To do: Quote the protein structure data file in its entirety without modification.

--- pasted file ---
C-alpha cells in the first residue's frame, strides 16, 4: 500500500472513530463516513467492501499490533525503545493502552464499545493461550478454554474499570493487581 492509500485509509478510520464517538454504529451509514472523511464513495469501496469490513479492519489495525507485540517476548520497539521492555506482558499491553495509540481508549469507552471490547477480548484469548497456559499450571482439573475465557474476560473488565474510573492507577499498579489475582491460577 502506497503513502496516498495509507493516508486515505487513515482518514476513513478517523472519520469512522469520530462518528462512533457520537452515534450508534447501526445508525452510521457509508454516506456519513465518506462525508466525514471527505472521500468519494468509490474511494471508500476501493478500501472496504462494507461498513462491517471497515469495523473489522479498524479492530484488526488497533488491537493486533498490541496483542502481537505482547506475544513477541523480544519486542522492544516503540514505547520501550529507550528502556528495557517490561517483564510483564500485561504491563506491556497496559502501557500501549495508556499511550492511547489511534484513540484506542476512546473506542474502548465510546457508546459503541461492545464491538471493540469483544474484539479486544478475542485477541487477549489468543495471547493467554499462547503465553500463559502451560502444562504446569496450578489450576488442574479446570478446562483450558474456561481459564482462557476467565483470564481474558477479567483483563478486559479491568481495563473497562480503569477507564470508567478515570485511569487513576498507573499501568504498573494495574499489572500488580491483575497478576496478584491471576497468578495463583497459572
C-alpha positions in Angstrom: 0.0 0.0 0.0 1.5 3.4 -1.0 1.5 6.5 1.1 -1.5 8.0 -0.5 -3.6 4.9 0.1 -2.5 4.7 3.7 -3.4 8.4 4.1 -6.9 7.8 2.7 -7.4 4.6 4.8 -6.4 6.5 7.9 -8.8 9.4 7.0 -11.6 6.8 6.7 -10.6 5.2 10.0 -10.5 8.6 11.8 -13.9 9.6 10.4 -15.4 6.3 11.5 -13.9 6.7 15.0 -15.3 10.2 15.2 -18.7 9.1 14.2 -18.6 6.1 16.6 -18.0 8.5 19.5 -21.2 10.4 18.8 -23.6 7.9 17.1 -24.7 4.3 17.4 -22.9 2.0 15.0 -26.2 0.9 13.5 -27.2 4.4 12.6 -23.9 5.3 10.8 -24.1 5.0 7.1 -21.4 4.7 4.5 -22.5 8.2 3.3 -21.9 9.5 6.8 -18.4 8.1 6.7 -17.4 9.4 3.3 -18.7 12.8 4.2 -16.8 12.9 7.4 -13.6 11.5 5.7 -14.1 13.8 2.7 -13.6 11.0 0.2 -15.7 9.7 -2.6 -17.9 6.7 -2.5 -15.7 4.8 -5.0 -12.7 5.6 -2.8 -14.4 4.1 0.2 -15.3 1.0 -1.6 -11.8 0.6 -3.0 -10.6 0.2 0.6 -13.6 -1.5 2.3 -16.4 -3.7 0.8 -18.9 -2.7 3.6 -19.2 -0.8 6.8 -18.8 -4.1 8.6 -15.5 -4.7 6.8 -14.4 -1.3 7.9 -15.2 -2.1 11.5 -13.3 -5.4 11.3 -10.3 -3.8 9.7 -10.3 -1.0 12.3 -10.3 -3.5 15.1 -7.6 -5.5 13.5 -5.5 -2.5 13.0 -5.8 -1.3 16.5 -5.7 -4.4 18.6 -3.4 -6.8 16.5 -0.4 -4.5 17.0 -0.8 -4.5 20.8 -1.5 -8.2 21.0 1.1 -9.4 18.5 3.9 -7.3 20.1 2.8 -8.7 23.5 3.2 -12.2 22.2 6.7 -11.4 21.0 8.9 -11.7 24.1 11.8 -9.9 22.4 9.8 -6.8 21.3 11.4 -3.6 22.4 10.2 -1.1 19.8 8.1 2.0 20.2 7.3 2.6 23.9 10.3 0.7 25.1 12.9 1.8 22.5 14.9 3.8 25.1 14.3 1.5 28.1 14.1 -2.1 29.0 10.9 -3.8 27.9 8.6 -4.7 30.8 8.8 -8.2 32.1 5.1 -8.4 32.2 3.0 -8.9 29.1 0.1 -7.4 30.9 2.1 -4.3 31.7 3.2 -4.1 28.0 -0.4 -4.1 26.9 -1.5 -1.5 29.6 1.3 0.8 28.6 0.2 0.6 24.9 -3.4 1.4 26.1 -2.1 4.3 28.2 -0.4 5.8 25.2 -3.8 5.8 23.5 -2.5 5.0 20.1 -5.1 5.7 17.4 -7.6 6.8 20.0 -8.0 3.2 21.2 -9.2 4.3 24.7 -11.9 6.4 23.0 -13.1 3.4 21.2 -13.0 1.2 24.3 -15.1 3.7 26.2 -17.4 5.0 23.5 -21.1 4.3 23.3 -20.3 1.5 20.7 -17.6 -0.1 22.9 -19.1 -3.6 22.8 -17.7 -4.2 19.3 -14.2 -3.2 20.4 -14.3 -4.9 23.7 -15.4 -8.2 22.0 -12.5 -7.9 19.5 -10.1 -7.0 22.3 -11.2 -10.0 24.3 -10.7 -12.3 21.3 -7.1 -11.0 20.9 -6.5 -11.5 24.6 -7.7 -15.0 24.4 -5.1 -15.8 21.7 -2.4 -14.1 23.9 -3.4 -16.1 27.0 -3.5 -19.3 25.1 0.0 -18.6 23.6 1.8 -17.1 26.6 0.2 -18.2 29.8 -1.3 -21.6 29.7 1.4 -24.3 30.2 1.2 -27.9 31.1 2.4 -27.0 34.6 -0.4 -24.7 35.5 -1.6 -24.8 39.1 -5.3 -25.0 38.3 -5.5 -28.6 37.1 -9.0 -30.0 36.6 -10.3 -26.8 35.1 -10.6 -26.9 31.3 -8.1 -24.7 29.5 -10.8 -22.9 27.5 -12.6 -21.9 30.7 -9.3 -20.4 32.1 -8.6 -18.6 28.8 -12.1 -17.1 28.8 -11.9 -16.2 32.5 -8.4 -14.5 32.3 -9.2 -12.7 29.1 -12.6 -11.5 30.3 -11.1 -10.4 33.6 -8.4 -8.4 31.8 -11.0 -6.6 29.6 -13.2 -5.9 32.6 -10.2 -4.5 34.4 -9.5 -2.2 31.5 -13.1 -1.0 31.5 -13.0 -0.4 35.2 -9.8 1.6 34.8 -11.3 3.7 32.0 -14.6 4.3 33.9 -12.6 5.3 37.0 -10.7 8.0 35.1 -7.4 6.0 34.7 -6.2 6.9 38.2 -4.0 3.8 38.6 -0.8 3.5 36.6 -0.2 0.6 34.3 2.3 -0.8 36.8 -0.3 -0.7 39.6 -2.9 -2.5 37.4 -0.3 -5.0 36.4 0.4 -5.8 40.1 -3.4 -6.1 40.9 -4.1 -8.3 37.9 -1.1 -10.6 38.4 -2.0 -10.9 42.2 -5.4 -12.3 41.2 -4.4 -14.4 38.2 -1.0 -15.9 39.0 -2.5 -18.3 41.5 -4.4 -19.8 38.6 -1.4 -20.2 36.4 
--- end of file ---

C-alpha cells in the first residue's frame, strides 16, 4: 500500500472513530463516513467492501499490533525503545493502552464499545493461550478454554474499570493487581 492509500485509509478510520464517538454504529451509514472523511464513495469501496469490513479492519489495525507485540517476548520497539521492555506482558499491553495509540481508549469507552471490547477480548484469548497456559499450571482439573475465557474476560473488565474510573492507577499498579489475582491460577 502506497503513502496516498495509507493516508486515505487513515482518514476513513478517523472519520469512522469520530462518528462512533457520537452515534450508534447501526445508525452510521457509508454516506456519513465518506462525508466525514471527505472521500468519494468509490474511494471508500476501493478500501472496504462494507461498513462491517471497515469495523473489522479498524479492530484488526488497533488491537493486533498490541496483542502481537505482547506475544513477541523480544519486542522492544516503540514505547520501550529507550528502556528495557517490561517483564510483564500485561504491563506491556497496559502501557500501549495508556499511550492511547489511534484513540484506542476512546473506542474502548465510546457508546459503541461492545464491538471493540469483544474484539479486544478475542485477541487477549489468543495471547493467554499462547503465553500463559502451560502444562504446569496450578489450576488442574479446570478446562483450558474456561481459564482462557476467565483470564481474558477479567483483563478486559479491568481495563473497562480503569477507564470508567478515570485511569487513576498507573499501568504498573494495574499489572500488580491483575497478576496478584491471576497468578495463583497459572
C-alpha positions in Angstrom: 0.0 0.0 0.0 1.5 3.4 -1.0 1.5 6.5 1.1 -1.5 8.0 -0.5 -3.6 4.9 0.1 -2.5 4.7 3.7 -3.4 8.4 4.1 -6.9 7.8 2.7 -7.4 4.6 4.8 -6.4 6.5 7.9 -8.8 9.4 7.0 -11.6 6.8 6.7 -10.6 5.2 10.0 -10.5 8.6 11.8 -13.9 9.6 10.4 -15.4 6.3 11.5 -13.9 6.7 15.0 -15.3 10.2 15.2 -18.7 9.1 14.2 -18.6 6.1 16.6 -18.0 8.5 19.5 -21.2 10.4 18.8 -23.6 7.9 17.1 -24.7 4.3 17.4 -22.9 2.0 15.0 -26.2 0.9 13.5 -27.2 4.4 12.6 -23.9 5.3 10.8 -24.1 5.0 7.1 -21.4 4.7 4.5 -22.5 8.2 3.3 -21.9 9.5 6.8 -18.4 8.1 6.7 -17.4 9.4 3.3 -18.7 12.8 4.2 -16.8 12.9 7.4 -13.6 11.5 5.7 -14.1 13.8 2.7 -13.6 11.0 0.2 -15.7 9.7 -2.6 -17.9 6.7 -2.5 -15.7 4.8 -5.0 -12.7 5.6 -2.8 -14.4 4.1 0.2 -15.3 1.0 -1.6 -11.8 0.6 -3.0 -10.6 0.2 0.6 -13.6 -1.5 2.3 -16.4 -3.7 0.8 -18.9 -2.7 3.6 -19.2 -0.8 6.8 -18.8 -4.1 8.6 -15.5 -4.7 6.8 -14.4 -1.3 7.9 -15.2 -2.1 11.5 -13.3 -5.4 11.3 -10.3 -3.8 9.7 -10.3 -1.0 12.3 -10.3 -3.5 15.1 -7.6 -5.5 13.5 -5.5 -2.5 13.0 -5.8 -1.3 16.5 -5.7 -4.4 18.6 -3.4 -6.8 16.5 -0.4 -4.5 17.0 -0.8 -4.5 20.8 -1.5 -8.2 21.0 1.1 -9.4 18.5 3.9 -7.3 20.1 2.8 -8.7 23.5 3.2 -12.2 22.2 6.7 -11.4 21.0 8.9 -11.7 24.1 11.8 -9.9 22.4 9.8 -6.8 21.3 11.4 -3.6 22.4 10.2 -1.1 19.8 8.1 2.0 20.2 7.3 2.6 23.9 10.3 0.7 25.1 12.9 1.8 22.5 14.9 3.8 25.1 14.3 1.5 28.1 14.1 -2.1 29.0 10.9 -3.8 27.9 8.6 -4.7 30.8 8.8 -8.2 32.1 5.1 -8.4 32.2 3.0 -8.9 29.1 0.1 -7.4 30.9 2.1 -4.3 31.7 3.2 -4.1 28.0 -0.4 -4.1 26.9 -1.5 -1.5 29.6 1.3 0.8 28.6 0.2 0.6 24.9 -3.4 1.4 26.1 -2.1 4.3 28.2 -0.4 5.8 25.2 -3.8 5.8 23.5 -2.5 5.0 20.1 -5.1 5.7 17.4 -7.6 6.8 20.0 -8.0 3.2 21.2 -9.2 4.3 24.7 -11.9 6.4 23.0 -13.1 3.4 21.2 -13.0 1.2 24.3 -15.1 3.7 26.2 -17.4 5.0 23.5 -21.1 4.3 23.3 -20.3 1.5 20.7 -17.6 -0.1 22.9 -19.1 -3.6 22.8 -17.7 -4.2 19.3 -14.2 -3.2 20.4 -14.3 -4.9 23.7 -15.4 -8.2 22.0 -12.5 -7.9 19.5 -10.1 -7.0 22.3 -11.2 -10.0 24.3 -10.7 -12.3 21.3 -7.1 -11.0 20.9 -6.5 -11.5 24.6 -7.7 -15.0 24.4 -5.1 -15.8 21.7 -2.4 -14.1 23.9 -3.4 -16.1 27.0 -3.5 -19.3 25.1 0.0 -18.6 23.6 1.8 -17.1 26.6 0.2 -18.2 29.8 -1.3 -21.6 29.7 1.4 -24.3 30.2 1.2 -27.9 31.1 2.4 -27.0 34.6 -0.4 -24.7 35.5 -1.6 -24.8 39.1 -5.3 -25.0 38.3 -5.5 -28.6 37.1 -9.0 -30.0 36.6 -10.3 -26.8 35.1 -10.6 -26.9 31.3 -8.1 -24.7 29.5 -10.8 -22.9 27.5 -12.6 -21.9 30.7 -9.3 -20.4 32.1 -8.6 -18.6 28.8 -12.1 -17.1 28.8 -11.9 -16.2 32.5 -8.4 -14.5 32.3 -9.2 -12.7 29.1 -12.6 -11.5 30.3 -11.1 -10.4 33.6 -8.4 -8.4 31.8 -11.0 -6.6 29.6 -13.2 -5.9 32.6 -10.2 -4.5 34.4 -9.5 -2.2 31.5 -13.1 -1.0 31.5 -13.0 -0.4 35.2 -9.8 1.6 34.8 -11.3 3.7 32.0 -14.6 4.3 33.9 -12.6 5.3 37.0 -10.7 8.0 35.1 -7.4 6.0 34.7 -6.2 6.9 38.2 -4.0 3.8 38.6 -0.8 3.5 36.6 -0.2 0.6 34.3 2.3 -0.8 36.8 -0.3 -0.7 39.6 -2.9 -2.5 37.4 -0.3 -5.0 36.4 0.4 -5.8 40.1 -3.4 -6.1 40.9 -4.1 -8.3 37.9 -1.1 -10.6 38.4 -2.0 -10.9 42.2 -5.4 -12.3 41.2 -4.4 -14.4 38.2 -1.0 -15.9 39.0 -2.5 -18.3 41.5 -4.4 -19.8 38.6 -1.4 -20.2 36.4 